India has asked non-resident citizens stranded in the country due to Covid-19 travel restrictions to submit relevant information if they faced double taxation.
India’s Central Board of Direct Taxes (CBDT) said it received various requests for “relaxation in determination of residential status for year April 2020 to March 2021” from NRIs or non-resident indians, who had to prolong their stay due to the movement restrictions.
In a notice on late Wednesday, the CBDT said that NRIs who faced double taxation, even after the initial relief provided by the government, would need to provide requested information for the department’s review.
India imposed one of the world’s strictest lockdowns, banning both domestic and international travel for months as the world’s most populous country after China endeavoured to stem the spread of the Covid-19 pandemic. However, the measures also left many Indians, who were visiting the country but who work abroad, stranded.
The CBDT’s latest move comes after it relaxed stipulations for the previous tax year to the end of March 2020, excluding days from the stay of foreigners’ and NRIs if they faced Covid-related travel restrictions.
Nishit Parikh, the partner, direct tax and regulatory services at Sudit K. Parekh & Co, a Mumbai-based chartered accountants firm, said that under the latest notice for the current financial year “no specific relief is being provided to residential status of individuals who are stuck in India due to the Covid-19 situation”.
This is because, under India’s tax law and double taxation agreement, there should not “be any situation under which the individual taxpayer would be under a hardship of having double taxation in two countries due to the Covid-19 situation”.
NRIs are considered a resident for tax purposes if they stay in India for 182 days or longer in a financial year. For those earning more than 1.5 million rupees ($20,607) of income from Indian sources, the maximum number of days they can stay in the country before becoming liable for taxation is just 120.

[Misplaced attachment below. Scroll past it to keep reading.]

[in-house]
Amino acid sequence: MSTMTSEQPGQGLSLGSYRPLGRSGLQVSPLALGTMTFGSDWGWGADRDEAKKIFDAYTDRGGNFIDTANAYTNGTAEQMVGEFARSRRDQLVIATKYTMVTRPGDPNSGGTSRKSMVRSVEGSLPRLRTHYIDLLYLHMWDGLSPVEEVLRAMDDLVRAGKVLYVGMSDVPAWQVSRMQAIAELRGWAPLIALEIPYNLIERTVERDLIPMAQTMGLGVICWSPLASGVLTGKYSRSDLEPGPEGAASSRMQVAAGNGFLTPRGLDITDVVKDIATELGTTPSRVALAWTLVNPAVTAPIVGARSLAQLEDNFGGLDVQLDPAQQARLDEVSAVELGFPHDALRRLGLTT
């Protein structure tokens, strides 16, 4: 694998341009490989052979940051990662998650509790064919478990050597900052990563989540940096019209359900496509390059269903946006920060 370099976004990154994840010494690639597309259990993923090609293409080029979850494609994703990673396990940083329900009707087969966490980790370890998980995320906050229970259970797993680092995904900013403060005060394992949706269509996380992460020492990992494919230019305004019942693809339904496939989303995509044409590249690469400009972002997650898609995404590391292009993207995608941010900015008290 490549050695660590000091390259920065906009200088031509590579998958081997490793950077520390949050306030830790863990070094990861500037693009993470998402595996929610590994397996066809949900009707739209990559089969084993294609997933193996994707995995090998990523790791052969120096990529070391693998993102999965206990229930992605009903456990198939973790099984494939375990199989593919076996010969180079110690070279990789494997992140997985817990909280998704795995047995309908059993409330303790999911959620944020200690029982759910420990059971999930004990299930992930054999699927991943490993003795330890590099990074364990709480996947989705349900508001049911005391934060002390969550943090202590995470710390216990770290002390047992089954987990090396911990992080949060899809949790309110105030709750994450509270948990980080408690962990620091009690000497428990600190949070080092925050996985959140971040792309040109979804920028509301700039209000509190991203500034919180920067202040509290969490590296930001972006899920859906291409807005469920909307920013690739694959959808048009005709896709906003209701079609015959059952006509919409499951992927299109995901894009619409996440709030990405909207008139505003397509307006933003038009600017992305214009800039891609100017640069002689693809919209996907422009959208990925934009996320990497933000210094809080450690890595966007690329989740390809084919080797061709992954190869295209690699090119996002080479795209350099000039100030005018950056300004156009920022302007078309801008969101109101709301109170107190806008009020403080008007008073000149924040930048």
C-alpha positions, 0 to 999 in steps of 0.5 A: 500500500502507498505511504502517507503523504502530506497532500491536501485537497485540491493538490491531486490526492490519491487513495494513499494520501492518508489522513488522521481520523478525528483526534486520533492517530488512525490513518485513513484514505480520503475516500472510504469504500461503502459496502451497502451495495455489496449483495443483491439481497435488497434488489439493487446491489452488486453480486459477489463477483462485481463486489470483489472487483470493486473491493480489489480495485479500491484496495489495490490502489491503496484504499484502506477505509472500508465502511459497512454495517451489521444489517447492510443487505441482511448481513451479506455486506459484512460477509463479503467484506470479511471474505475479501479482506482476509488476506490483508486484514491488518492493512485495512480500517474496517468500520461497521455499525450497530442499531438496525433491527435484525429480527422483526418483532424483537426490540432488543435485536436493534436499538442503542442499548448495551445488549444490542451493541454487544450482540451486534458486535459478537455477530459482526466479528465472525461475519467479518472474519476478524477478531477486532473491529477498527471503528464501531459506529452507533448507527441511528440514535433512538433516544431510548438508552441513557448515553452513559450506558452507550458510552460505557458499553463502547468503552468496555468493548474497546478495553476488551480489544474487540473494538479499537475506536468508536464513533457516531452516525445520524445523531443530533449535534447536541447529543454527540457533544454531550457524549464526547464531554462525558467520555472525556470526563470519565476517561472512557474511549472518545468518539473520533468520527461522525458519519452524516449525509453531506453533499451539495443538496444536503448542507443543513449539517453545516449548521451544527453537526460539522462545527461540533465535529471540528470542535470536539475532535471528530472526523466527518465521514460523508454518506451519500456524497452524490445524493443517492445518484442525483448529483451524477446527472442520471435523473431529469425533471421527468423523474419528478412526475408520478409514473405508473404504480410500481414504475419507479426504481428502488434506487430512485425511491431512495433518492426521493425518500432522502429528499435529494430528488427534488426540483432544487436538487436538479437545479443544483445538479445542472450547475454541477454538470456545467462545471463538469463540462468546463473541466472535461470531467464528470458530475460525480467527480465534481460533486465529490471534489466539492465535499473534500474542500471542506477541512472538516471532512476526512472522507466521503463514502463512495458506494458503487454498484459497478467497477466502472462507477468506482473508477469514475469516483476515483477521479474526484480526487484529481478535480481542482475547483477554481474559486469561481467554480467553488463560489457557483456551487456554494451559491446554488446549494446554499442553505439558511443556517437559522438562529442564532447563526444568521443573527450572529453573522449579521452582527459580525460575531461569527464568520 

In its notice, the CBDT said those facing double taxation should complete a form issued by the income tax department and submit it by the end of March.
“Considering the limited time available to taxpayers for filling this form and providing necessary data to the government, the taxpayers will need to move really fast to collate necessary information and file the same with the government,” said Rakesh Nangia, the chairman of Nangia Andersen India, a professional services firm.
“Post analysing the data collected from individual taxpayers, the government may come up with issuing some relaxation for individual taxpayers in general or for any particular class of taxpayers, for the purpose of determining residential status of such taxpayers.”He explained that following the government’s relaxation for the last financial year and “since the lockdown and travel restrictions continued for a significant period of time during current financial year also, individual taxpayers expected a similar relief or relaxation for this financial year as well”.
Neeraj Bhagat, the founder of Neeraj Bhagat and Co, a chartered accountant, said that there is “a class of individuals who got affected” by the pandemic in the current financial year and “therefore, the government should give relief for 2020-21 as well in line with the other countries”.
“If any person got stranded in India for, let’s say 20 days due to the pandemic, and after two or three months returned again in India and stays for, let’s say 165 days, then as per the circular, his residential status will become resident in India and accordingly his income becomes taxable in India,” Mr Bhagat said.
But other experts point out that India has its reasons for not wanting to provide another general tax relaxation.
“It is pertinent to note here that the CBDT is hesitant to provide universal relief to all the taxpayers to ensure that it does not lead to double-non-taxation in the hands of taxpayers after availing the benefit of relief provided by each country,” said Harsh Bhuta, the partner at Bhuta Shah & Co.